We know that the dirac delta potential has exactly one bound state. If the potential strength suddenly changes a value, the bound state should evolve to the new bound state, how to describe the time ...
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Where the time-dependent wavefunction $\Psi(\vec{x},t)$ lies?

Supose $\vec{x}=(x,y,z)\in \mathbb{R}^3$. The state of a physical system is described by the function $\Psi(\vec{x},t)$, where it must satisfy $$\int_{\mathbb{R}^3} ...
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64 views

Is the sum of two stationary states of different energies also a stationary state?

The question title kind of speaks for itself really. I was thinking of maybe using the orthogonality relation to try to show this: $$\int_{-\infty}^{\infty}\phi_n(x)\phi_m(x)dx=\delta_{nm}.$$ ...
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Does an expectation value over only part of a wavefunction have physical meaning?

Does the expression: $$\langle p\rangle_{x=a, b} =\frac{\int_a^b \Psi(x)^*\,\hat{p}\,\Psi(x)dx}{\int_a^b |\Psi(x)|^2dx} $$ have any physical meaning when $\int_a^b ...
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How can a probability distribution have wavelength (de Broglie wavelength)?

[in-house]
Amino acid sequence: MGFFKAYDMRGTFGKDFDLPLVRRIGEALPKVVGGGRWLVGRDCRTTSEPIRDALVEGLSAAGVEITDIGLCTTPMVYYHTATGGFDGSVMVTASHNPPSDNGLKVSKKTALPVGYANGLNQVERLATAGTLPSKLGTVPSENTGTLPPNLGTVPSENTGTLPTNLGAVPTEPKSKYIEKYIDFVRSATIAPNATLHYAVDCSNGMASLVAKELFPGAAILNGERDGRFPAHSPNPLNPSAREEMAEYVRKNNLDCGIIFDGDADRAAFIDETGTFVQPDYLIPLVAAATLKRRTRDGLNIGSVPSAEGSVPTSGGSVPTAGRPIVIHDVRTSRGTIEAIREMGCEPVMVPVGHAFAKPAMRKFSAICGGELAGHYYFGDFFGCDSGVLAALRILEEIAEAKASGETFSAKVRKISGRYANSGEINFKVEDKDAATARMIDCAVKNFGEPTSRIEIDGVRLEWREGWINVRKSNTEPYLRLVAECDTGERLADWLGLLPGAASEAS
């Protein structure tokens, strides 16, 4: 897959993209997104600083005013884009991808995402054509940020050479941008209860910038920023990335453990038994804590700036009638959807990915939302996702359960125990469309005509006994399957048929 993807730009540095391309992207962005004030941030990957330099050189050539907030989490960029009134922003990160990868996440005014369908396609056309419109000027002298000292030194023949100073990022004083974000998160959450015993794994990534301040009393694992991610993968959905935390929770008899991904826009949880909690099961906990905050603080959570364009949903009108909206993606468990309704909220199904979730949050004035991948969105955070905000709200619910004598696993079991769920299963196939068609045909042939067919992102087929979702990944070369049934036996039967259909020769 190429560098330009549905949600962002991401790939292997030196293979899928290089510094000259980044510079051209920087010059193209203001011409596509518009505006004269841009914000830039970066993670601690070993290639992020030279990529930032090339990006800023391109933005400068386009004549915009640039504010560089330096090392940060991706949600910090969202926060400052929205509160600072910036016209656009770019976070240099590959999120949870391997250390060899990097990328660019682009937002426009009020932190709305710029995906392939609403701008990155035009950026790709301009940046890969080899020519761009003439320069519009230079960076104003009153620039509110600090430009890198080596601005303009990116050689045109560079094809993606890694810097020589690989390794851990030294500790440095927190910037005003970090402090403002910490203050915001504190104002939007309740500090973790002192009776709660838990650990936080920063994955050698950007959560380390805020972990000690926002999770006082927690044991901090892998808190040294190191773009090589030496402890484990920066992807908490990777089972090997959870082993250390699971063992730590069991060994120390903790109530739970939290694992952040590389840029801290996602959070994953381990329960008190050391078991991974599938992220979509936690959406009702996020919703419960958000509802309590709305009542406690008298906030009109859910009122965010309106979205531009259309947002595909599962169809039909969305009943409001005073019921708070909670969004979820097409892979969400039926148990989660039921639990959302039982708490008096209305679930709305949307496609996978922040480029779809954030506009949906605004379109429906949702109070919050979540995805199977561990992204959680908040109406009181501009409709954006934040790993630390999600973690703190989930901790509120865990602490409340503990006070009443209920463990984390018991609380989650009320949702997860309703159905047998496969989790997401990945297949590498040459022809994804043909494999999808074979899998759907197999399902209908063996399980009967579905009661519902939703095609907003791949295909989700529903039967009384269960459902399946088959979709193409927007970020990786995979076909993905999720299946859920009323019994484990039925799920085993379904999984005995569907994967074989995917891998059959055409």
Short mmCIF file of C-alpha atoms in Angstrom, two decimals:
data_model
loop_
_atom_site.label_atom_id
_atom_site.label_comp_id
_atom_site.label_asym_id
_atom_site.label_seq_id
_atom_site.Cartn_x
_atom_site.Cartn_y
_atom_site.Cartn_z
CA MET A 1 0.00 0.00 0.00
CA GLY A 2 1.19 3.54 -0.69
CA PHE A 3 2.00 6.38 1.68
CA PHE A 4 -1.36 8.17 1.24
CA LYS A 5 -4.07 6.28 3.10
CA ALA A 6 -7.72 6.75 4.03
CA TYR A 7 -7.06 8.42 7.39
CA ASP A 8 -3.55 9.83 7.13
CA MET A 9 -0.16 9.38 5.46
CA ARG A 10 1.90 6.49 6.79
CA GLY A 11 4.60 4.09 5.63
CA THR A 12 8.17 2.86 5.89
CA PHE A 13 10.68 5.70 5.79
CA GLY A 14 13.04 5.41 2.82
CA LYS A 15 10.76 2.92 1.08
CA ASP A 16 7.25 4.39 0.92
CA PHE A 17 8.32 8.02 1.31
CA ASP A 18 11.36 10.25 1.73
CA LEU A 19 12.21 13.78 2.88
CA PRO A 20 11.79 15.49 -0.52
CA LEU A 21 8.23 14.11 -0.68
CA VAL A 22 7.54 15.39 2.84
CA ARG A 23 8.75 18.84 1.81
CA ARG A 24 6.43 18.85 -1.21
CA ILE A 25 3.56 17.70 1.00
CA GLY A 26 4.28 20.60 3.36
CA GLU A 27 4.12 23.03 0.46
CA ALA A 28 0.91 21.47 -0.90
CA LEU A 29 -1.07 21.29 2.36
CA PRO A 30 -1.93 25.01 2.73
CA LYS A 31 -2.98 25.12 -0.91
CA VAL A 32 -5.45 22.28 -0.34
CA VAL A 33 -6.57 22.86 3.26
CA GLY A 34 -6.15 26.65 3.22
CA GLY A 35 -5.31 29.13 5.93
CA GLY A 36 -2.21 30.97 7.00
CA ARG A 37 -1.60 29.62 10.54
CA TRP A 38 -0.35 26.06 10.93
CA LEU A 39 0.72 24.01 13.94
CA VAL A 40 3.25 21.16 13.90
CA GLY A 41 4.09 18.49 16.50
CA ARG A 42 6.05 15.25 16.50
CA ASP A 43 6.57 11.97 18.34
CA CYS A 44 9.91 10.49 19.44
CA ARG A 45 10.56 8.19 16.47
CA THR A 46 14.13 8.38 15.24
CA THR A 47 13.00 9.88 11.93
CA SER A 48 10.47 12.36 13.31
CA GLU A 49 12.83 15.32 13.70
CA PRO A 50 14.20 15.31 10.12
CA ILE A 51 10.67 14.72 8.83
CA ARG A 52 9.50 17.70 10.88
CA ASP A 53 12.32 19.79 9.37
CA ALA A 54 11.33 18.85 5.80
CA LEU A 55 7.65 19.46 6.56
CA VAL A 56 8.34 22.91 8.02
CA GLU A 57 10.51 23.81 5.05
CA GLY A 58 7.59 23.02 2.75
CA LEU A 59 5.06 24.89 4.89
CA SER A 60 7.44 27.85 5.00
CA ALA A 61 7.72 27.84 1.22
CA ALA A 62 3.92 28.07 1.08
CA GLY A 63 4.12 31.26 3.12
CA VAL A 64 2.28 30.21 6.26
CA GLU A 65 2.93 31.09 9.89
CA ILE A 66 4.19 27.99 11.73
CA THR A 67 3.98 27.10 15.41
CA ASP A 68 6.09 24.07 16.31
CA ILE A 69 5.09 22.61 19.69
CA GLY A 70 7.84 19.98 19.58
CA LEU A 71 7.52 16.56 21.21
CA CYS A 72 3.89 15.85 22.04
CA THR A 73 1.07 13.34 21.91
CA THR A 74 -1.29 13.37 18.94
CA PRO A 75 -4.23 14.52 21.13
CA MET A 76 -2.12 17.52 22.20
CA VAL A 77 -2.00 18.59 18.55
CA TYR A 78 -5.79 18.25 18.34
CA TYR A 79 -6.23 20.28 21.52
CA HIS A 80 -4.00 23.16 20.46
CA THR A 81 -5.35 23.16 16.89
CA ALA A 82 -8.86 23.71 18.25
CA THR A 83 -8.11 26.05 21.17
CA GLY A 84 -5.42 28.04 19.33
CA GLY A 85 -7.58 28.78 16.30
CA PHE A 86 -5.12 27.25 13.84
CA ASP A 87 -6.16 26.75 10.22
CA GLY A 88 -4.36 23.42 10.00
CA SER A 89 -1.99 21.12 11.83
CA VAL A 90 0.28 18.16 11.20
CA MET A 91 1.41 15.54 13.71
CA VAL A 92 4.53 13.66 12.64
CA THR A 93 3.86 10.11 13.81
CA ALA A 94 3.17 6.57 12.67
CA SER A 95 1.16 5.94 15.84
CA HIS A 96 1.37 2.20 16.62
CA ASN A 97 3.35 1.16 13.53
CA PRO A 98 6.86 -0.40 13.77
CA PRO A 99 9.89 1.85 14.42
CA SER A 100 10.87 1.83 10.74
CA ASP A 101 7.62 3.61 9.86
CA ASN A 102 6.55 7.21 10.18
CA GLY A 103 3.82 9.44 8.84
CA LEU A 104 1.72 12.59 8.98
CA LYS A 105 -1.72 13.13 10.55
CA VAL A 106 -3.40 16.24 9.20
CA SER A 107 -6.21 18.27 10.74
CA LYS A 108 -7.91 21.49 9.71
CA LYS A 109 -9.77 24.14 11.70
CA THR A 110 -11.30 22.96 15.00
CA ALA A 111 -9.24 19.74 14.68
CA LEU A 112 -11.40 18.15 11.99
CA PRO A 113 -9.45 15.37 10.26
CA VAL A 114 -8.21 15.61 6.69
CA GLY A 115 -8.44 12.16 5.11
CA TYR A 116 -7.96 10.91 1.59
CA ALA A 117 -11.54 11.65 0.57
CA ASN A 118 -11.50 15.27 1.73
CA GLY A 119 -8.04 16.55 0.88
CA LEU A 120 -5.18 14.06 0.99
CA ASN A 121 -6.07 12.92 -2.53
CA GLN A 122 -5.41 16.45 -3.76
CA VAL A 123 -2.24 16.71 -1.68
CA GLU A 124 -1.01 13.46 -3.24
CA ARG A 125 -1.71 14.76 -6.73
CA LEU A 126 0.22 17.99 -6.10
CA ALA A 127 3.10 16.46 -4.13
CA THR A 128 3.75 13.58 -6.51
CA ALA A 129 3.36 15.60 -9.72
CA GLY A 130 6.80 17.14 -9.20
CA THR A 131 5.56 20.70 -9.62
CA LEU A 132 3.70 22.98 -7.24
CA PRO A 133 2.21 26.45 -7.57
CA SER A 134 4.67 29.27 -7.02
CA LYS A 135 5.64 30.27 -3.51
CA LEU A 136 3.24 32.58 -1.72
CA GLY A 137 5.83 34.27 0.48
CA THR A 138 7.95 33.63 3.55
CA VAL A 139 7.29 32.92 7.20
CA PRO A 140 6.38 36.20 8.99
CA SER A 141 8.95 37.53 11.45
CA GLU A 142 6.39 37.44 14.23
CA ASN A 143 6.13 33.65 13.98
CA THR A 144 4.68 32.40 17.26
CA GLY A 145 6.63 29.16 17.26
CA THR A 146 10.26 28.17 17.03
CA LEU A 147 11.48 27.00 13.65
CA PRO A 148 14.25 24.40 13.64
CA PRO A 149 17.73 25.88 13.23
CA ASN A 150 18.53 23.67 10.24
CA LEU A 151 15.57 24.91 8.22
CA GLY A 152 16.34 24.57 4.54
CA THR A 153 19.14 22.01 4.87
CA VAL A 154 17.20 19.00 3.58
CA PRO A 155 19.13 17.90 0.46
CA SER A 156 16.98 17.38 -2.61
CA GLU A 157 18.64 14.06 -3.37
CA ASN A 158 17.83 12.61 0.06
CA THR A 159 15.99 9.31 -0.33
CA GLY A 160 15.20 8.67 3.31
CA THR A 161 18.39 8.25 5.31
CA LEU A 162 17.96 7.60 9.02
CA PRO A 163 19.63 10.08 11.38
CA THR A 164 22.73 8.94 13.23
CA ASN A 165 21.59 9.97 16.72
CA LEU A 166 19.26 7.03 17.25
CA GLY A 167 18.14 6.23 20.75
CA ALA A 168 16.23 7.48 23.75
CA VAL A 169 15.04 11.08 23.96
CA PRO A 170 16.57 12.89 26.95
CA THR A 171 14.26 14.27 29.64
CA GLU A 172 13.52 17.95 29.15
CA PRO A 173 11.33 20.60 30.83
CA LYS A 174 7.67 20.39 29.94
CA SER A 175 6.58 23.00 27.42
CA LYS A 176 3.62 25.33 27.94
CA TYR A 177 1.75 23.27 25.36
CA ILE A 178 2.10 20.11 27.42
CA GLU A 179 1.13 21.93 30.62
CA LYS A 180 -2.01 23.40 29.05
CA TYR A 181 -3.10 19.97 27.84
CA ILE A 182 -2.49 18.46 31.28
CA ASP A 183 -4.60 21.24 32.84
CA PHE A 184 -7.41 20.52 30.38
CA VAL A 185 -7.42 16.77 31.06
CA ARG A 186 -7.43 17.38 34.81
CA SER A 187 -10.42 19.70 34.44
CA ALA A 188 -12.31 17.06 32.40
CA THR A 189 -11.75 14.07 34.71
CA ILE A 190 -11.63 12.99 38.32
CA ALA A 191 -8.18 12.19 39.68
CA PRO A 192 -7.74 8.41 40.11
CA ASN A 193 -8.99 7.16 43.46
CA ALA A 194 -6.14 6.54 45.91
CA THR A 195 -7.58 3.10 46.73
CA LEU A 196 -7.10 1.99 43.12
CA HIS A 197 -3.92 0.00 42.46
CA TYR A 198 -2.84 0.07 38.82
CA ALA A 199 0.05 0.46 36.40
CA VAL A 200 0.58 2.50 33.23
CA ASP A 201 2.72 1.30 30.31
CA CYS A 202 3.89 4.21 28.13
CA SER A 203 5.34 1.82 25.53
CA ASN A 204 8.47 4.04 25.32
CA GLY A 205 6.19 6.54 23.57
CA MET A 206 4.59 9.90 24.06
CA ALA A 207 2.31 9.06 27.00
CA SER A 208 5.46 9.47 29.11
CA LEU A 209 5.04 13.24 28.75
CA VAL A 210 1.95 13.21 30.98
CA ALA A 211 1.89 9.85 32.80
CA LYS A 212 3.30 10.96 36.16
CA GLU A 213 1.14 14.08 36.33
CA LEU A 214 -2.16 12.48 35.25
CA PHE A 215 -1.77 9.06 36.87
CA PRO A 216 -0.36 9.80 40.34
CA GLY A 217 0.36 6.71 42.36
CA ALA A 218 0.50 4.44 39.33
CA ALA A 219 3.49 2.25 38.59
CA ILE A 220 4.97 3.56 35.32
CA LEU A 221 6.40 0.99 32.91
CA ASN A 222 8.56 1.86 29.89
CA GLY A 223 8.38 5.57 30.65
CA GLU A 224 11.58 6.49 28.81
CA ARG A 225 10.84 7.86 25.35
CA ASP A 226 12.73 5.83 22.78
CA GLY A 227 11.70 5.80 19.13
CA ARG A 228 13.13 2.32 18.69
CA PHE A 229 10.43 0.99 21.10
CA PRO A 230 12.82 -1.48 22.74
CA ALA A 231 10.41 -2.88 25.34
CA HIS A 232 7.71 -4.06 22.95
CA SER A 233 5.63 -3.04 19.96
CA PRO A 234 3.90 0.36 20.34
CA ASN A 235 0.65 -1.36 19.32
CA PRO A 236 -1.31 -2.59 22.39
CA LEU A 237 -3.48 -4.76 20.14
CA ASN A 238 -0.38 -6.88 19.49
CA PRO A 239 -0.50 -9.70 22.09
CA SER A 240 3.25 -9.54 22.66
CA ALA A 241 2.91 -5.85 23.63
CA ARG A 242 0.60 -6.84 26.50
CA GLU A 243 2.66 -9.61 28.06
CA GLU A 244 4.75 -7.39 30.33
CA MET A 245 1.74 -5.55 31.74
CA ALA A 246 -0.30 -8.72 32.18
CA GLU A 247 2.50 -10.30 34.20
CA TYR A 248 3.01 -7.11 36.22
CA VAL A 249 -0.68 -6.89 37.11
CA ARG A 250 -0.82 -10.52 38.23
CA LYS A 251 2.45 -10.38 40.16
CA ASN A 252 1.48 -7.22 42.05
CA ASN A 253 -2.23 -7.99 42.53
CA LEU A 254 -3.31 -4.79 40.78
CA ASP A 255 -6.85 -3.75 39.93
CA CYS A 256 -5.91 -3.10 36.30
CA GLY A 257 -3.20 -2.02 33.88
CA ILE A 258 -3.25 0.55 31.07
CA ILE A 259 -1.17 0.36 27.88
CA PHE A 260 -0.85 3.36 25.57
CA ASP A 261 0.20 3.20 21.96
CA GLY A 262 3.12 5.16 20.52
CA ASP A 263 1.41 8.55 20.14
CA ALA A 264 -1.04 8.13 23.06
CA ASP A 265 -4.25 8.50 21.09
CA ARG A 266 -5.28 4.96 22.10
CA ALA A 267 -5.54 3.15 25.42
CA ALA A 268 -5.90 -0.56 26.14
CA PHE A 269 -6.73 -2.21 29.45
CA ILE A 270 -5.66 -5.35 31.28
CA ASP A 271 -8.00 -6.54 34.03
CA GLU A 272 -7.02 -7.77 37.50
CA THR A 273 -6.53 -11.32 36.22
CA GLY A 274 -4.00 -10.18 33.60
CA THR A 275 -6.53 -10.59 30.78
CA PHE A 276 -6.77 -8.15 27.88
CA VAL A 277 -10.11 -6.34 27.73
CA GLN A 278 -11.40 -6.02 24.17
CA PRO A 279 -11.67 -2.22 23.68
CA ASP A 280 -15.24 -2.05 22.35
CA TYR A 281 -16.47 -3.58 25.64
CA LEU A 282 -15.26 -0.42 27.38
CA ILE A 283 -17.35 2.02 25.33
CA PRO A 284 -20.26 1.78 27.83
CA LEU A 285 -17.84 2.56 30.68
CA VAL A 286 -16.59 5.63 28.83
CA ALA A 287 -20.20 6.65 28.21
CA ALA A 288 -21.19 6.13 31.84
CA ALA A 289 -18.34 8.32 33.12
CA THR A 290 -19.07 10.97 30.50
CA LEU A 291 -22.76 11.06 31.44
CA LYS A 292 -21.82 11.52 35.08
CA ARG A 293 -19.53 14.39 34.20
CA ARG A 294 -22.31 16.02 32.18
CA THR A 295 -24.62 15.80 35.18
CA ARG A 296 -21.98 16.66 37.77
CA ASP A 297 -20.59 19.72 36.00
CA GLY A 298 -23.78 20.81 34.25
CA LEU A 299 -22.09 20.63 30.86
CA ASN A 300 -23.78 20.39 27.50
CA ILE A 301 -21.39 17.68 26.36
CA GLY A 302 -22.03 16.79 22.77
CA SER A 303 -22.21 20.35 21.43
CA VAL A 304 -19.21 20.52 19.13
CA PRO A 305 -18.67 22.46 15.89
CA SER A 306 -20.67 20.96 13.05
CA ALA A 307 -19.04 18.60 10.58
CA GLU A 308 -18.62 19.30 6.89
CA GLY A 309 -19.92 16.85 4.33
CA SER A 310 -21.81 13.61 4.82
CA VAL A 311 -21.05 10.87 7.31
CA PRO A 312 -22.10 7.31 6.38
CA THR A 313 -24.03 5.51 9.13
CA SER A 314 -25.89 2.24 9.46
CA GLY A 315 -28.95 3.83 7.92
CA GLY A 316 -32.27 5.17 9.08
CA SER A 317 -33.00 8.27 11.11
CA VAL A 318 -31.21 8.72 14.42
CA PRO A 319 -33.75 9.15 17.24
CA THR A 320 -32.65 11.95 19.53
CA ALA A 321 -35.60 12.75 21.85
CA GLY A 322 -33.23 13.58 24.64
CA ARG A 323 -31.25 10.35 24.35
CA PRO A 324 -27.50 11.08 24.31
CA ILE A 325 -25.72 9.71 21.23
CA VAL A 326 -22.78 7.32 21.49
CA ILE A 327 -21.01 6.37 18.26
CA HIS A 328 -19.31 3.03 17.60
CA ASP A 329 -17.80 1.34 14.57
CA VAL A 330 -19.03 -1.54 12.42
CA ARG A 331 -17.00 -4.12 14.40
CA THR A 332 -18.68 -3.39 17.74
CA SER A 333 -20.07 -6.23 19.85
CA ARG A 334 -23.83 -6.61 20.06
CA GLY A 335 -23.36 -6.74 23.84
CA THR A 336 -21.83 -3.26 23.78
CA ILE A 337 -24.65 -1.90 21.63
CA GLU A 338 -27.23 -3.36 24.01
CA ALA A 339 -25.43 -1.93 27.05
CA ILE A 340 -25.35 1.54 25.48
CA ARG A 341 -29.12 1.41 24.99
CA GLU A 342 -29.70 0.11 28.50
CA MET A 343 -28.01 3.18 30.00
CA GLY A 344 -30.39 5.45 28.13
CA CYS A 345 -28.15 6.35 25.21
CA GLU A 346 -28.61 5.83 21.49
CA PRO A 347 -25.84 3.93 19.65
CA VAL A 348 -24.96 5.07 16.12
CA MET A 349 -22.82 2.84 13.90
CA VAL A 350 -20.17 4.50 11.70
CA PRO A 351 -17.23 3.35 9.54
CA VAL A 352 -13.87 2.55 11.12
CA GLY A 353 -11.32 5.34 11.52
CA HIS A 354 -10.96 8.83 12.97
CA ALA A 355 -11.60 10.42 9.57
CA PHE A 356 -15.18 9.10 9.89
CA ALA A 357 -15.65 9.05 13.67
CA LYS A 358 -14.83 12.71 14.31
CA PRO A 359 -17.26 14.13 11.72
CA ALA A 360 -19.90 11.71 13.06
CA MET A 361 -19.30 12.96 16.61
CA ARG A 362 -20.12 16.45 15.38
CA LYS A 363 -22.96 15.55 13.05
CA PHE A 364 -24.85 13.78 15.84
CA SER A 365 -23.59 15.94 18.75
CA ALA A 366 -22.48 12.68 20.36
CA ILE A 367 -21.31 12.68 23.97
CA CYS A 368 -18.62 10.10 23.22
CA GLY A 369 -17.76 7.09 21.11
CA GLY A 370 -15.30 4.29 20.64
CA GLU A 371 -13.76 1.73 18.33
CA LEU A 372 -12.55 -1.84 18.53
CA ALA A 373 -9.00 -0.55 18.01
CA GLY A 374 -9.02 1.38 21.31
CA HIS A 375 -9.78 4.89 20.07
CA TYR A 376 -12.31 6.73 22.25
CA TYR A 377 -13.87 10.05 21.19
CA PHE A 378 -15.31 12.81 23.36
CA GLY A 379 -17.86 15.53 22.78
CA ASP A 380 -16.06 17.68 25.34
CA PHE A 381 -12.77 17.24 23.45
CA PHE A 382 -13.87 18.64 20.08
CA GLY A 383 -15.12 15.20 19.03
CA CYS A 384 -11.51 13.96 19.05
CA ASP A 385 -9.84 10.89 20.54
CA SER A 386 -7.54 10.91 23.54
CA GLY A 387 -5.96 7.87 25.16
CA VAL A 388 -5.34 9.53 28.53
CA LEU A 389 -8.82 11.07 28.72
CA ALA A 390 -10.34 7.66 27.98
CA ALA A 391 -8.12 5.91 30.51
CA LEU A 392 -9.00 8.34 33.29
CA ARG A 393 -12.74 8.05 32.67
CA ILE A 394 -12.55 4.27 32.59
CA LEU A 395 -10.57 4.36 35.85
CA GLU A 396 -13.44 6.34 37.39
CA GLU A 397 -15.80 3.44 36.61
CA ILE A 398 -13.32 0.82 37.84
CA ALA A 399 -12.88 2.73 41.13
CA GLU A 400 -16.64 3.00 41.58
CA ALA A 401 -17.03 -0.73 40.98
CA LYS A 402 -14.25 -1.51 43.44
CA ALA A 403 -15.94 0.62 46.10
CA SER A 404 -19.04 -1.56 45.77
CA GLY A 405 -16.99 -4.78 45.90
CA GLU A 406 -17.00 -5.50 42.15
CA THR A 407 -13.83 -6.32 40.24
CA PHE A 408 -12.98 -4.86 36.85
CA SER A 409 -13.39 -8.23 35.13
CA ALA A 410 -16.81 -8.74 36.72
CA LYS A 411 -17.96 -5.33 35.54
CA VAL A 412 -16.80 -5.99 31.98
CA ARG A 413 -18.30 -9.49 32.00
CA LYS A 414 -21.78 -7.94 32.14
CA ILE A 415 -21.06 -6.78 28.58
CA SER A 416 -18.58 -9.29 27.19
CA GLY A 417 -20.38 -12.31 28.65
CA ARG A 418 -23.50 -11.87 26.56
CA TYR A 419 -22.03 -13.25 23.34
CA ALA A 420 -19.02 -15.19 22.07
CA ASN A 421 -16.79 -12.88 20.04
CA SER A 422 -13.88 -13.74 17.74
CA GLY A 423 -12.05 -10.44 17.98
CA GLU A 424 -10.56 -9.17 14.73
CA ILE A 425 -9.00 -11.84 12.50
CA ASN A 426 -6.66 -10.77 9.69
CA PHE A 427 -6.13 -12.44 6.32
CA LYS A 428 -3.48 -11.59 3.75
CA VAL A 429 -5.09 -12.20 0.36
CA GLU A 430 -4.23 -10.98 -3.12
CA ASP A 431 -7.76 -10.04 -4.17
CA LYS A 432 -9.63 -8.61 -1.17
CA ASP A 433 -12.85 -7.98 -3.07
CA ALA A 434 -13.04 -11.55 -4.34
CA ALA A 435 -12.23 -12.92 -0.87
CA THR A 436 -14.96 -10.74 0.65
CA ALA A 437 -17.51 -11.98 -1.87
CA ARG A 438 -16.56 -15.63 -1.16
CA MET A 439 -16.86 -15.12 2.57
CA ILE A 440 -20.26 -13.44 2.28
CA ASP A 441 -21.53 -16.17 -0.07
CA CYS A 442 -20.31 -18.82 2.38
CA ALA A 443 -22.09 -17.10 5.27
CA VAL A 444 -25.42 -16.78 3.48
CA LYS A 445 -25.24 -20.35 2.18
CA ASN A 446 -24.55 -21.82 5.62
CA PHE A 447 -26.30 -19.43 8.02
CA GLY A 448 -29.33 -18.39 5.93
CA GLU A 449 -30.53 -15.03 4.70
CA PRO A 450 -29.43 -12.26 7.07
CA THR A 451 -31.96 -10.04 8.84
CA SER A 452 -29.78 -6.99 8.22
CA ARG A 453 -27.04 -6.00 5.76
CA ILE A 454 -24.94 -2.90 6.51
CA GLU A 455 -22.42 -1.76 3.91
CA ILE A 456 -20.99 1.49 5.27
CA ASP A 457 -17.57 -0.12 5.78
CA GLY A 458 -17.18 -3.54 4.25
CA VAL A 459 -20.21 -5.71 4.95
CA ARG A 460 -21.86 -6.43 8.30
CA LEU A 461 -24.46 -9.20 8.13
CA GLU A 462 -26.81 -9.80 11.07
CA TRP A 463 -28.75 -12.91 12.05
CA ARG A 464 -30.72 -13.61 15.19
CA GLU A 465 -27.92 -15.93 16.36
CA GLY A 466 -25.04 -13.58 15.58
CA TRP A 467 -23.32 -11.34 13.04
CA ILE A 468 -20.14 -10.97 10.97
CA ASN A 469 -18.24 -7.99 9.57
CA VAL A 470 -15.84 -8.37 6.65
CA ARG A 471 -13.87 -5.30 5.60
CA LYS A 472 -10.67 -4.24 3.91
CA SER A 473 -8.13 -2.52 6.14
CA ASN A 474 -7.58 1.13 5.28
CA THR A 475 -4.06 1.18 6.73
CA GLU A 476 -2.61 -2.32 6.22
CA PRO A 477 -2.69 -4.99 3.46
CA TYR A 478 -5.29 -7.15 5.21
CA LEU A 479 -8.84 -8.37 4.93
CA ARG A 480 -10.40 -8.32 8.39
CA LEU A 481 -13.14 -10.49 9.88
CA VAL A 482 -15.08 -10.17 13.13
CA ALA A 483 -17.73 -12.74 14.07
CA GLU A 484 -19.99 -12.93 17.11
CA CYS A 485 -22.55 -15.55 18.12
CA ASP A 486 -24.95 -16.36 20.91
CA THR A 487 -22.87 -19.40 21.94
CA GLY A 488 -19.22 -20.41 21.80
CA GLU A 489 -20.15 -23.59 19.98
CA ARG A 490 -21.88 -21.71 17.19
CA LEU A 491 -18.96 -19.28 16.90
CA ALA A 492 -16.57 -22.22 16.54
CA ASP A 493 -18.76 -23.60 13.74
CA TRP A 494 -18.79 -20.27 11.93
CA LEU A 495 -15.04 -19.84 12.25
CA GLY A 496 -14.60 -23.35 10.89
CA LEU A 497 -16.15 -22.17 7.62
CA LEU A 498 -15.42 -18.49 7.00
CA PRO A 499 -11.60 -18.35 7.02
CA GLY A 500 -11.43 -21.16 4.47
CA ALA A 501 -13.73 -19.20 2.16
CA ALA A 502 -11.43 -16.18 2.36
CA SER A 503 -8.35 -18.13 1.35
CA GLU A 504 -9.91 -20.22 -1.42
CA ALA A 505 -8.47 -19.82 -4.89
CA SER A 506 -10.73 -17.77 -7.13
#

The wave function described by Schrodinger's equation is interpreted as describing the probability of a particle in at any point in space, i.e. a probability distribution. Since this distribution ...
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Loss of interference in single-photon Mach–Zehnder interferometer with detector in only one arm

I have read that if you have a Mach–Zehnder interferometer (doing a single-photon experiment) and put a non-destructive detector in only one of the two arms (connected to the first beam splitter), you ...
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Help needed to understand “On the reality of the quantum state”

I am having trouble to understand the reasoning in the following paper, On the reality of the quantum state. MF Pusey, J Barret and T Rudolph. Nature Phys. 8, 475–478 (2012); arXiv:1111.3328. ...
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Deriving Wave Function for Scattering States with Delta-Function Potential

I am following the Griffiths Book on Quantum Mechanics, and am following the derivation for the wave function for Delta-Function Potentials. $$V(x) = -\alpha \delta(x)$$ In the scattering states, ...
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How can I solve this quantum mechanical “paradox”?

Let a (free) particle move in $[0,a]$ with cyclic boundary condition $\psi(0)=\psi(a)$. The solution of the Schrödinger-equation can be put in the form of a plane wave. In this state the standard ...